I’m feeling dizzy, becoming more deeply aware of a disturbing collision of worlds. Earlier this very morning at the Queen Elizabeth Conference Centre, less than a hundred yards from where we pray, I’d witnessed a tribute to a world far different from this one. Responding to my question about what we might expect at an annual general meeting of a major international mining company, Richard Solly, walking with us in a light rain, replied with a discerning smile, “You’ll find annual meetings for companies like Rio Tinto to be secular liturgies of sorts: Well-choreographed, framed by music, ritual and ceremony. They’re all about bowing down. Reverently. In temples of money.”
Opening the Common Book of Prayer to follow the responsive reading, I’m reminded we never received any call back from my inside contact with the Archbishop of Canterbury. We did learn this morning, however, that the Church of England has more than $110 million of pension investments in Rio Tinto stocks.
A young woman in the row ahead of me, sitting alone, kneels on the marble floor for prayers. She uses no cushion. I choose to do the same, the medieval stone pressing into my knees. Outside, sounds of London’s traffic and milling crowds on Parliament Square are proclaiming a world of frenetic tourists and busy commerce. A young boyish priest leads us liturgically with measured cadence, cool detachment and a degree of innocence. He reads aloud, in studied Elizabethan English, from the Gospel of Luke. The echo of scripture drifts upward, finally inaudibly, into the rafters.
“For God hath showed strength with his arm: he hath scattered the proud in the imagination of their hearts. He hath put down the mighty from their seat: and hath exalted the humble and meek. He hath filled the hungry with good things: and the rich he hath sent empty away.”
The following day, The Guardian, London’s leading newspaper, covered Rio Tinto’s annual meeting, quoting Andrew Hickman, who challenged Rio Tinto’s record of human rights violations against workers and massive environmental degradation at the Grasberg gold mining project in West Papua.
That same morning, Richard Solly, the London-based mining activist, joined us to meet with a representative of the Church of England’s Pension Board and Ethical Investment Advisory Group. Letters from the Keweenaw Bay Indian Community protesting Kennecott’s Eagle Project were delivered personally that afternoon to the offices of that mining company’s leading investors in London’s financial district.
Since 2004, heated public debates, contentious meetings with government officials, prayer vigils and protests have taken place to highlight dangers to human health and potential environmental damage that many Marquette-area citizens believe will be an inevitable part of sulfide mining on the Yellow Dog Plains.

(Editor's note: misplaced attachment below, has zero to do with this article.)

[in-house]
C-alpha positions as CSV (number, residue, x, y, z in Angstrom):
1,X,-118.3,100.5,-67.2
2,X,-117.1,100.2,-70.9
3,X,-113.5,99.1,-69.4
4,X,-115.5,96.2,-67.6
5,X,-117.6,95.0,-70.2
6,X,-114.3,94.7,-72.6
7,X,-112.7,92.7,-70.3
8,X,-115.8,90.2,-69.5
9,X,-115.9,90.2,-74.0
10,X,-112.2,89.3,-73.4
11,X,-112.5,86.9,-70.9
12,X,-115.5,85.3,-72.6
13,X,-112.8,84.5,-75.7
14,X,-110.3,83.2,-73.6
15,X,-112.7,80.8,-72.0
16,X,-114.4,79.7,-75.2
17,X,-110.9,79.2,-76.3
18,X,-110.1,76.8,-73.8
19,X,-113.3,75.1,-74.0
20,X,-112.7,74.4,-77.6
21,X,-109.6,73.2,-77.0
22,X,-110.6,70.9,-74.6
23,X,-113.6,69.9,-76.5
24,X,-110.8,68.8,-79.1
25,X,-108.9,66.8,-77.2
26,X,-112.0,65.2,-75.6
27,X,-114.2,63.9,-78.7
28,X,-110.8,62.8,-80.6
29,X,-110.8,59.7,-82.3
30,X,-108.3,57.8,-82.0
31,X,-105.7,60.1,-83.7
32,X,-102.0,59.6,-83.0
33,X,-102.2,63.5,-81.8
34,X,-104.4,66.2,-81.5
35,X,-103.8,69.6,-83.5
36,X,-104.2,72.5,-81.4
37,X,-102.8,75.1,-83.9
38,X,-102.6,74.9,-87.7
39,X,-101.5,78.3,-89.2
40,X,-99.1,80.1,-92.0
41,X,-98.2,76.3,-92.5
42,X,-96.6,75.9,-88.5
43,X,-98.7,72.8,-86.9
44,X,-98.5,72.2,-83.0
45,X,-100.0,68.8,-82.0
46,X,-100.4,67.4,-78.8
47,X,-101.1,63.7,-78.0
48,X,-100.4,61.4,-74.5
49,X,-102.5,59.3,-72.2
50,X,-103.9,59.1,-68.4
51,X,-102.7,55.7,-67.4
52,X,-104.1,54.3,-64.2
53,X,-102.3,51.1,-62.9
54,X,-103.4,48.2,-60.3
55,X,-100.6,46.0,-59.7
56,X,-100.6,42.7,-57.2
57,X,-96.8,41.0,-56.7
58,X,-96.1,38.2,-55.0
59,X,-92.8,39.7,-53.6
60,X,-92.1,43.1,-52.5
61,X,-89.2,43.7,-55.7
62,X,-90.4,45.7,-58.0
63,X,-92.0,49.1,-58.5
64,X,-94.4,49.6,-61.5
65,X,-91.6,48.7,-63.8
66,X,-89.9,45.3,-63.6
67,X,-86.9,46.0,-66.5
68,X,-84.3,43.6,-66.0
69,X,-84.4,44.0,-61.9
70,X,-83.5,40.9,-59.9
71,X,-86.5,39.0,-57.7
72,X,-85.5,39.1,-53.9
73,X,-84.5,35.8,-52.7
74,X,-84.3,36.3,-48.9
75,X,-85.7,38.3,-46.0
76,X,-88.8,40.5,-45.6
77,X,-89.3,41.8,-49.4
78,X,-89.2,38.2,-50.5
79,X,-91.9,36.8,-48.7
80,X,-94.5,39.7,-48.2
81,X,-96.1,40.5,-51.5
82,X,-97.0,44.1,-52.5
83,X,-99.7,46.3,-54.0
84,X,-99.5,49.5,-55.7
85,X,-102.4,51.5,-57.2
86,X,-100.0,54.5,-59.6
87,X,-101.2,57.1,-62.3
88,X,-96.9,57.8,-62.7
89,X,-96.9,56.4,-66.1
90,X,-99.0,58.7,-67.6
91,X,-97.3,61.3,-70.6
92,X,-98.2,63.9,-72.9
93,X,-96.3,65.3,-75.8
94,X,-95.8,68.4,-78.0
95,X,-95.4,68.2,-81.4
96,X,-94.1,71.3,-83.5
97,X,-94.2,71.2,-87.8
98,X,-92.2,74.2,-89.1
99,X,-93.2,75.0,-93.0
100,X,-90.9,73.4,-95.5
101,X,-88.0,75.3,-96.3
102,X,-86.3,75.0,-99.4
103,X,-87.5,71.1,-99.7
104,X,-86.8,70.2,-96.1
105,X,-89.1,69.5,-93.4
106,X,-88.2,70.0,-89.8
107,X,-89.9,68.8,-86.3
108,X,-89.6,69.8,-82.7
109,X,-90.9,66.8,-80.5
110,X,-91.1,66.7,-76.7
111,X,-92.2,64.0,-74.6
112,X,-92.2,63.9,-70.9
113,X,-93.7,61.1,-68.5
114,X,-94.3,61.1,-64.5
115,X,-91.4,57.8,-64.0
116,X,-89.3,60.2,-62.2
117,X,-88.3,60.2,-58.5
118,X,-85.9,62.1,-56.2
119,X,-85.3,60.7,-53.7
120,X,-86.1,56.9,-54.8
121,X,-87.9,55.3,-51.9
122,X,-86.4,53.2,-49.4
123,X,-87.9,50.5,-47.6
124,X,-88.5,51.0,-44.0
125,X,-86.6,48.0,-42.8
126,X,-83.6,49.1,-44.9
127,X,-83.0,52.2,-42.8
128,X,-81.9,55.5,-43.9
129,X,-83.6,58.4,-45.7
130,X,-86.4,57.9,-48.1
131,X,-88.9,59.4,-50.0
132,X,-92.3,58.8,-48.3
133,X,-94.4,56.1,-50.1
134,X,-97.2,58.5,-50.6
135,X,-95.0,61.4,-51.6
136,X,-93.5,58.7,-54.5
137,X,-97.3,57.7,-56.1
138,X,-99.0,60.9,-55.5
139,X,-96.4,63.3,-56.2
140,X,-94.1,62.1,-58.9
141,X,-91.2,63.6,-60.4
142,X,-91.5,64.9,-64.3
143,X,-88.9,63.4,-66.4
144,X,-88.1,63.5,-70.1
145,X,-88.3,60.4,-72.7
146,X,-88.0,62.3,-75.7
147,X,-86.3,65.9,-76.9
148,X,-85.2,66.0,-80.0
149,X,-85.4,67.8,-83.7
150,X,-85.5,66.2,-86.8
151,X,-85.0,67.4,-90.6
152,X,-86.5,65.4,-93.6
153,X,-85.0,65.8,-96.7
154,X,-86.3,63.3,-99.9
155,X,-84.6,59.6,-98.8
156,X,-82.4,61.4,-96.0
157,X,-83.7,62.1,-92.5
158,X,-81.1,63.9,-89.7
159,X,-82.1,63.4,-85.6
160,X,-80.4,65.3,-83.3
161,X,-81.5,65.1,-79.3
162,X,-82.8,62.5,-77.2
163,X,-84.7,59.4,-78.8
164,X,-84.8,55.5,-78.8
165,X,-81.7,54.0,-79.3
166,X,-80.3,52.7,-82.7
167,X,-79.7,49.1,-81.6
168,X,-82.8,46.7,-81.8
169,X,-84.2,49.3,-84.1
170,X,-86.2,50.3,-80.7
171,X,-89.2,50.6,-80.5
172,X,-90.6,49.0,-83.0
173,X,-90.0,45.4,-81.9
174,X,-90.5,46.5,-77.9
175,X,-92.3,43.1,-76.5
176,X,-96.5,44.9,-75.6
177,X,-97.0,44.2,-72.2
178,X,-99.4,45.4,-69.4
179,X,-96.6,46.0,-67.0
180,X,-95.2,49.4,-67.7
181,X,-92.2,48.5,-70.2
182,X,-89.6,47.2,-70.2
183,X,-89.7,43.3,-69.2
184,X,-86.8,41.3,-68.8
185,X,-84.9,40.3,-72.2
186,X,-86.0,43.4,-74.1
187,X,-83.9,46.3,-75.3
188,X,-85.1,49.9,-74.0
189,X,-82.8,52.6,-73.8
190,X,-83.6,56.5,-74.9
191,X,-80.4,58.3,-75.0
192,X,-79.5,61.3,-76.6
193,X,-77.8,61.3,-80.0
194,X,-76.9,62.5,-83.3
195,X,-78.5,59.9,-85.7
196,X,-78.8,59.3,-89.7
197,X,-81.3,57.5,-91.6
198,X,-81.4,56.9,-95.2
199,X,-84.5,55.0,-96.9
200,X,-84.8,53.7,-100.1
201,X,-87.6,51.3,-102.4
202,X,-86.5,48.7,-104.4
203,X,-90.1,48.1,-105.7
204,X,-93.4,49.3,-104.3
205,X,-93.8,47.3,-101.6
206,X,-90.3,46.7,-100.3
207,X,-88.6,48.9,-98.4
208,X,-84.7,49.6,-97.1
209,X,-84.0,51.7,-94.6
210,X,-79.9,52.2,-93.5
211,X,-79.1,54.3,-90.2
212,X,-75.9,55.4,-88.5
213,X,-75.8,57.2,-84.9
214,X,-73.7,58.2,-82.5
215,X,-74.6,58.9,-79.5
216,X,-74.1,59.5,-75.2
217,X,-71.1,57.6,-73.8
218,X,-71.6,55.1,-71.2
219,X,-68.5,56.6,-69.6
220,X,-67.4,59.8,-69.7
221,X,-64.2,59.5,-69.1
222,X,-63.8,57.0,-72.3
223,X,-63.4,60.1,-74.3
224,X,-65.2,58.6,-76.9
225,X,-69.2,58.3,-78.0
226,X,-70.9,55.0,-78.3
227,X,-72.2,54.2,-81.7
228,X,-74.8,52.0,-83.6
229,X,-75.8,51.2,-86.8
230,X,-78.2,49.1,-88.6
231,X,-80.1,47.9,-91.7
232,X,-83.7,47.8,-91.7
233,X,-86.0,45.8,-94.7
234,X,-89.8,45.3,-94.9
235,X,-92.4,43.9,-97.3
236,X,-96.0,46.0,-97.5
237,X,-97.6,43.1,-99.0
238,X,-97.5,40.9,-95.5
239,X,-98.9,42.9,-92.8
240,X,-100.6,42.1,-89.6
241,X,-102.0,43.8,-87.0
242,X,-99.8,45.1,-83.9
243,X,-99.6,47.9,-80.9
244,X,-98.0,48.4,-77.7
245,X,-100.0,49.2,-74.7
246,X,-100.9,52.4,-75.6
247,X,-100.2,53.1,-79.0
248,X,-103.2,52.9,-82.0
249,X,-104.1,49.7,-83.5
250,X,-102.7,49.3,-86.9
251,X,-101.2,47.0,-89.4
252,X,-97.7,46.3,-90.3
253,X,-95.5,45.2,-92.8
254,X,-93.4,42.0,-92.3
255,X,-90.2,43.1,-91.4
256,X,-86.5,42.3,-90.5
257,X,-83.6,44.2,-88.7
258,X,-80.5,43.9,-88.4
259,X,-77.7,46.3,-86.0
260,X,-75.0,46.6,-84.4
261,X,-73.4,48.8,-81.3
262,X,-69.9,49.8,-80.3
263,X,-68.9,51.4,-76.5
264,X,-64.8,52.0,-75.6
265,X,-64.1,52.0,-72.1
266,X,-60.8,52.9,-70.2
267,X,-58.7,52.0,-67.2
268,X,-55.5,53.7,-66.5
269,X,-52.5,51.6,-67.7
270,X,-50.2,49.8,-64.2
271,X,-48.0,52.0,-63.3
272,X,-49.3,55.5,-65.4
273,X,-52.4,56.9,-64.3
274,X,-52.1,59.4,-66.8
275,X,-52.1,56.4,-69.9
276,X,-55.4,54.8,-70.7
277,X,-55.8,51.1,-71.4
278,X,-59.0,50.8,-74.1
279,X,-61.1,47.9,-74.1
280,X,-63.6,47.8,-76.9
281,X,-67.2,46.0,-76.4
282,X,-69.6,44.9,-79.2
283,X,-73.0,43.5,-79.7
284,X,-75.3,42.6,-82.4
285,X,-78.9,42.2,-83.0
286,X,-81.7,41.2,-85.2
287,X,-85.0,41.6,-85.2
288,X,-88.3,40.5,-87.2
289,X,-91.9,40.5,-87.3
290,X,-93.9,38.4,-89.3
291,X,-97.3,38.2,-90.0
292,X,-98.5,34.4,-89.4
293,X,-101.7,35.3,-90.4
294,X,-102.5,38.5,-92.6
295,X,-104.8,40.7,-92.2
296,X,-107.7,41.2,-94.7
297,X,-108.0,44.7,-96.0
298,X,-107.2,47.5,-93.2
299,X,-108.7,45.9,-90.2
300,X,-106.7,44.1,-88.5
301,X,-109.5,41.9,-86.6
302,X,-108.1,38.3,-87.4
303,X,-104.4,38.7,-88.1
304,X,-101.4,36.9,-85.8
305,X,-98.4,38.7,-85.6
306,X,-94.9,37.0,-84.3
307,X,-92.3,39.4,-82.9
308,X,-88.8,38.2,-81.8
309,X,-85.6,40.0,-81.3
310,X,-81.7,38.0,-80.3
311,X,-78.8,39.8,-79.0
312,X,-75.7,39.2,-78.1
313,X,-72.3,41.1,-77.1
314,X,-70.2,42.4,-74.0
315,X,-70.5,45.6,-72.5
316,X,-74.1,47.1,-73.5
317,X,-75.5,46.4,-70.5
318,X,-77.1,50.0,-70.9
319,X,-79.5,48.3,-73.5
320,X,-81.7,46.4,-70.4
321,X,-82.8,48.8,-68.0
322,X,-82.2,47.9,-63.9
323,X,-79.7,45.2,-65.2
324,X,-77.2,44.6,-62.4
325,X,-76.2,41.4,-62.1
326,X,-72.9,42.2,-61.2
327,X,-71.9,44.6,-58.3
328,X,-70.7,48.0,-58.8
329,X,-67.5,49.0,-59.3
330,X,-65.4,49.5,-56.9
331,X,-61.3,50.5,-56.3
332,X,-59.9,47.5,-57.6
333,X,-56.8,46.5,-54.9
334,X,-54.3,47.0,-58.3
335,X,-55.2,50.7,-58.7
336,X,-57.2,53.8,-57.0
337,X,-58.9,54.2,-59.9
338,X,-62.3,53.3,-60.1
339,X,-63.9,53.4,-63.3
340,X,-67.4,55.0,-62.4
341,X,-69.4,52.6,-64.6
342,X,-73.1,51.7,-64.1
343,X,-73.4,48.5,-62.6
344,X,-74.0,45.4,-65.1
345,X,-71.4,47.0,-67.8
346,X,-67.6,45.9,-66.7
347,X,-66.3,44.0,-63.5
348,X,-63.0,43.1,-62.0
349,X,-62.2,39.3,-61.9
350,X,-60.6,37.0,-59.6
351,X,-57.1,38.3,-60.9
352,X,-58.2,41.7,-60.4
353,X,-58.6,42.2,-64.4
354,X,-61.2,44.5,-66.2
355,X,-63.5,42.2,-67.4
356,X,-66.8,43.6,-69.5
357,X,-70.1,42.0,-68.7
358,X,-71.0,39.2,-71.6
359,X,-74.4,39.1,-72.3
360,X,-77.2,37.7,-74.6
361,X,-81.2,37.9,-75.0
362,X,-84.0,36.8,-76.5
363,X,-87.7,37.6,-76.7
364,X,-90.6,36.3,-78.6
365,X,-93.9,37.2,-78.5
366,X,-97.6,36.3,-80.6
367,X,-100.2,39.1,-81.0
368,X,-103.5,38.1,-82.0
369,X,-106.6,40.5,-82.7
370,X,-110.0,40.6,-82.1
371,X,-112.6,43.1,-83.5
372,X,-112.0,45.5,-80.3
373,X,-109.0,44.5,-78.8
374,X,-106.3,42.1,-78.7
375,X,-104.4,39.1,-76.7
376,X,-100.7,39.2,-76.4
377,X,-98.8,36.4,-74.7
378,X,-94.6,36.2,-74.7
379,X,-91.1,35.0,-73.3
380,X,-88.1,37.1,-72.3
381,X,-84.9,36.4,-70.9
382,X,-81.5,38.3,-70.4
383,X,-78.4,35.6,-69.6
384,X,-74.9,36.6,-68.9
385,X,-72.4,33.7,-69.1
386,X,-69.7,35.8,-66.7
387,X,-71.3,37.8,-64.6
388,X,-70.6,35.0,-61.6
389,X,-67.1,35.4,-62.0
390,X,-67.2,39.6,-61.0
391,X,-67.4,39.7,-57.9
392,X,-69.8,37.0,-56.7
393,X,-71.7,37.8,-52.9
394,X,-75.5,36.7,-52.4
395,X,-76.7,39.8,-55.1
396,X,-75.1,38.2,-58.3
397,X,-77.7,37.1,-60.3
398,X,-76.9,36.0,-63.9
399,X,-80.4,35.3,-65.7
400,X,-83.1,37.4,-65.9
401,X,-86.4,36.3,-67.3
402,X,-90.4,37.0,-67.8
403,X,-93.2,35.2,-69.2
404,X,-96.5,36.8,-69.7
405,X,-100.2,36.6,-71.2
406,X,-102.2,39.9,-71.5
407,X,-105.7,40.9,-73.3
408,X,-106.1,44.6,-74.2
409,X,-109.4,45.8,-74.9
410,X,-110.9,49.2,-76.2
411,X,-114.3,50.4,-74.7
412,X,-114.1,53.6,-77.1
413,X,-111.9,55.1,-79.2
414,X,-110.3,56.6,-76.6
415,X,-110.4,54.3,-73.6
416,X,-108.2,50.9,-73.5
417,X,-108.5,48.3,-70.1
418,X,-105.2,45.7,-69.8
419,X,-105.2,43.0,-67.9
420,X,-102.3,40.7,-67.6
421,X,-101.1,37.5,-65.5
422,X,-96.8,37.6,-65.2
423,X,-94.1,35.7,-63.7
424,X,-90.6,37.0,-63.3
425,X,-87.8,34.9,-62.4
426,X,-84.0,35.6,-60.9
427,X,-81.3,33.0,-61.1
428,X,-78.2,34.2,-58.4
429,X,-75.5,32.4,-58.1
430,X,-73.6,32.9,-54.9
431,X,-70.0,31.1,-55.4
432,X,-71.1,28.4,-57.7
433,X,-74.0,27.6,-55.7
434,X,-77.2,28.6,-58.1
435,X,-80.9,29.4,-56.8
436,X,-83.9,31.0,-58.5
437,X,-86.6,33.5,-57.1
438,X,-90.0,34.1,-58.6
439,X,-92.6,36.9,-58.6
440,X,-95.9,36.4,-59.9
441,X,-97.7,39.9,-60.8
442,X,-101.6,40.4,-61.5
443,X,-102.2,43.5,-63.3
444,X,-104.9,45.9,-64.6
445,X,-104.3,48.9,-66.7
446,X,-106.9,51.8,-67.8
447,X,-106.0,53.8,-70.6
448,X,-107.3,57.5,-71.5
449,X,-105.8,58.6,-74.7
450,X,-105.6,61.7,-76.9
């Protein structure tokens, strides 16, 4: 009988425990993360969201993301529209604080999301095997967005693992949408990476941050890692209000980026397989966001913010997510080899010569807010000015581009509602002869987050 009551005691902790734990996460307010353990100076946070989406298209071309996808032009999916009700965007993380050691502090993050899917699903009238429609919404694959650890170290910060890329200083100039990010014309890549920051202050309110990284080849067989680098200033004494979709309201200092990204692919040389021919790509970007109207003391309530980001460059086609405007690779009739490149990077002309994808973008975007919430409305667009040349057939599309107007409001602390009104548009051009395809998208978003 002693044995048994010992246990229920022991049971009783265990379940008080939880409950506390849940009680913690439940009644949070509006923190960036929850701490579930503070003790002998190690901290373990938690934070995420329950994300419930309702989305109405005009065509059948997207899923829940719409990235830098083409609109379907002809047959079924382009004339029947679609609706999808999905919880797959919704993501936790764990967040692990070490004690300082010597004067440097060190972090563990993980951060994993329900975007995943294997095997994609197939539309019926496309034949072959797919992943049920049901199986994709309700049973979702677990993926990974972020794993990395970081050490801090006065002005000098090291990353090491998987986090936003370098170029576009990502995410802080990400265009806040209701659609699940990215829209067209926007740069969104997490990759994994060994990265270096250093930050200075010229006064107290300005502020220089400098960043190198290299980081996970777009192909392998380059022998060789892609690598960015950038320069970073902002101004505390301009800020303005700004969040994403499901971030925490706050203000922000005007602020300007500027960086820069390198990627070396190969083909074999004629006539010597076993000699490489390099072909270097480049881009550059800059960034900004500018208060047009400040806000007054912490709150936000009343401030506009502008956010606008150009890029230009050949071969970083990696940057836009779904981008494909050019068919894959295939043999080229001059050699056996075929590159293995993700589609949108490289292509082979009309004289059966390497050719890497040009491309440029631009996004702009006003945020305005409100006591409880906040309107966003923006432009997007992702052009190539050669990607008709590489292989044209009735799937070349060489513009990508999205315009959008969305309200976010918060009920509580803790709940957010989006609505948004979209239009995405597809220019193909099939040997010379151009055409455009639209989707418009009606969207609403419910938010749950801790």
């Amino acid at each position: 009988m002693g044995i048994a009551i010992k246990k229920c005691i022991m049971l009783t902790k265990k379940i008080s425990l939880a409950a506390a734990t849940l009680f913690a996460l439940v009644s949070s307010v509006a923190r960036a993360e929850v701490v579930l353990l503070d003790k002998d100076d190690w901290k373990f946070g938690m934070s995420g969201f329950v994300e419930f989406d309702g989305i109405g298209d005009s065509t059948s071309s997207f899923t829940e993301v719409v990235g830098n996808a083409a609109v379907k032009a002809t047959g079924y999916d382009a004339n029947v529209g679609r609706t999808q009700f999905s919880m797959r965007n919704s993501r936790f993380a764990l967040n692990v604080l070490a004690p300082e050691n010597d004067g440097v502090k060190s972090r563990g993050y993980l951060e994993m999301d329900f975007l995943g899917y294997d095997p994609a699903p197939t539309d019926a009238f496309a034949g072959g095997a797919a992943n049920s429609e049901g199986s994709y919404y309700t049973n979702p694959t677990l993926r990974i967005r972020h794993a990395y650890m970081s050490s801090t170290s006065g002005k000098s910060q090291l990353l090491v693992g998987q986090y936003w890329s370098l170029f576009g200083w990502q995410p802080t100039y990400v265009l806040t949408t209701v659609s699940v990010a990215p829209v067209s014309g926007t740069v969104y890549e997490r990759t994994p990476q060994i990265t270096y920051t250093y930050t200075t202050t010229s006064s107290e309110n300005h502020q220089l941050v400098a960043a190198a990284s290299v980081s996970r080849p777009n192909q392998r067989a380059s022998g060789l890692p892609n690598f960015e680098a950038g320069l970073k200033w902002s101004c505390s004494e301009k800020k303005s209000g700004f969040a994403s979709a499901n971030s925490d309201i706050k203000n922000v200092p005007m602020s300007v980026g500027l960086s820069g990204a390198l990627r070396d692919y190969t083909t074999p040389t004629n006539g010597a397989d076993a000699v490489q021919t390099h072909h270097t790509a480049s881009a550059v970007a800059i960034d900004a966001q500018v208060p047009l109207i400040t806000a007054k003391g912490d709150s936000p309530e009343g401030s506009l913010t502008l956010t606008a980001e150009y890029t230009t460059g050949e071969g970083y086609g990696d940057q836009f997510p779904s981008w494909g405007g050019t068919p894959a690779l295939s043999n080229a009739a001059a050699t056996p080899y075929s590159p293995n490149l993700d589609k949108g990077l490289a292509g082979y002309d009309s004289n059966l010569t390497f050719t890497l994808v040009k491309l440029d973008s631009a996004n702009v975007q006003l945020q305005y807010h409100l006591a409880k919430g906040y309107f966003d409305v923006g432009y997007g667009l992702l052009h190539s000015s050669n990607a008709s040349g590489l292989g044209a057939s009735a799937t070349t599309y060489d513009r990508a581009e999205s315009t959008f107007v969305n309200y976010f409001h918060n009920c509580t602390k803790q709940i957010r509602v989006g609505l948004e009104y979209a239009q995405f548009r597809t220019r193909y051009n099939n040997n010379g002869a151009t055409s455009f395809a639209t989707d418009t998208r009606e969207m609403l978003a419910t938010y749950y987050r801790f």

On May 2, 2010, Cynthia Pryor, a community leader opposed to Kennecott’s plans, was arrested in an act of conscience for trespassing on Kennecott’s leased land. In October 2010, Lois Gibbs, nationally known mother-turned-activist who led a successful grass-roots movement against one of North America’s largest petroleum companies at Love Canal in 1978, visited the mine site to stand in solidarity with those local citizens who continue protesting against sulfide mining in Marquette County.
Over the last year, the National Wildlife Federation, the Huron Mountain Club and the Keweenaw Bay Indian Community submitted motions for a legal injunction to prevent blasting into Eagle Rock. In August, an Ingham County Circuit Court Judge denied those motions.
On September 22, 2011, while still awaiting a final judgment, Kennecott Minerals Company began dynamiting the area adjacent to Eagle Rock to open a portal for their mining operations. Kennecott’s plan involves drilling an underground tunnel below the surface into the rock’s foundation in order to transport tons of ore for processing.
Frustrated citizens, opposed to Kennecott’s lack of transparency and wary of the state’s lack of oversight, have pledged an ongoing commitment to monitor the mining company’s operation for violations they believe will threaten both human health and the environment.
The gift of wild rice, harvested by Cree Indian people of Lake Superior’s north shore, and the small bottle of maple syrup from Superior’s south shore, which we brought in the spring of 2008 to Great Britain, were originally intended to be presented to the Archbishop of Canterbury. These gifts were instead, on the night before our departure from England, given to Richard Solly and his four comrades from the London Mining Network.
– Jon Magnuson